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Amputees Vinod Rawat & Ashok Munne show their mettle in world's highest cross-country rally

Even as a young boy, all Vinod Rawat dreamed about was living an adventurous life. A dream he never gave up on even when he lost his left leg in an accident at the age of six.

It is his determination and passion that led him to recently compete in the world's highest cross-country rally, the Raid de Himalaya, along with Ashok Munne, also an amputee. Rawat came third in the rally.

Munne and Rawat, who are para-athletes, have achieved the distinction of becoming the world's first amputees to compete in the event, which ranks among the top 10 of the toughest rallies in the world.

Rawat has been living the Raid dream since 2011 when he first heard about the rally. A passionate biker, he started learning how to ride a cycle as soon as he got a Jaipur Foot at the age of 25. Within a month, he had mastered how to ride a motorbike and was raring to go to the place everyone regards as a biker's dream - Ladakh.

That was easier said than done. As Rawat puts it, "acceptance was a bigger challenge than the Raid de Himalaya."

I was told that to ride in Ladakh, I would have to train with a group and so I joined one. Within a week of joining up, we went for a fun ride to Lonavala, where we had to spend the night. Before going to sleep, I took my leg off to sleep. Everyone saw that and rejected me. They said that with my disability, I could not be a part. That's when I realized what an attitude barrier I had to face. - Vinod Rawat, Amputee biker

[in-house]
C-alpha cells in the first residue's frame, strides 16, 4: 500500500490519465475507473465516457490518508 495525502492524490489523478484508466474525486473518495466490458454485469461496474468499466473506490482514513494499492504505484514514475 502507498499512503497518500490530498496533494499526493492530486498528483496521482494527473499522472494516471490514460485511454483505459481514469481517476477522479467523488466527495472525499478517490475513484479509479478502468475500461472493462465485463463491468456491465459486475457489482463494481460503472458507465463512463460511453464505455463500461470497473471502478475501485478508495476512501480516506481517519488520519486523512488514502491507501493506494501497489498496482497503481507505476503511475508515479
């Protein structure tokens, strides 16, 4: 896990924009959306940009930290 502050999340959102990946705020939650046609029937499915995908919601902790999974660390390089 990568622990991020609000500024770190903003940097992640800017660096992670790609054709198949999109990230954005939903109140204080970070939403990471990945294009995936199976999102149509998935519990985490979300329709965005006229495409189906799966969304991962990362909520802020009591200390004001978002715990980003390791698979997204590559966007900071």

Undeterred, Rawat decided to form a club in 2010, one made up of people with disabilities. Called Convoy Control Club, it has nine chapters across India. He also started visiting Leh every year from 2011 to practice motorcycling there so his body got used to the high-altitude terrain. As part of his preparation he went to Leh on a cycle rally in 2017 from Manali via Khardung La.

For his journey, he chose Munne, who runs an adventure company in Nagpur. The two men had met at a fashion show in 2015 and struck up a friendship. Munne, who lost his leg in a train accident when he was 24 years old, had dreamed of taking part in the Raid from 2015.

Like Rawat, he enjoys every opportunity to prove people, when they say things like, 'you can't do it.'

"I underwent three surgeries after my accident and everyone around me, including close relatives, would say things like, 'He is useless now', 'He will have to beg for a living', 'His life is over.' Such remarks motivated me. I decided to live my life in such a way that people without disabilities would look at me and say ''This is how I want to live,' says Munne.

Munne runs, swims and bikes every day to stay fit. The Raid is just one of the many goalposts ahead.

"In 2019, I plan to climb Mount Everest and I am well prepared to do it. Since 2012, I have been scaling many peaks and in 2016, I had climbed 8,500 meters at Everest when weather change forced me to turn back. "

Inspiring men, whose passion for life, is truly worth learning from.

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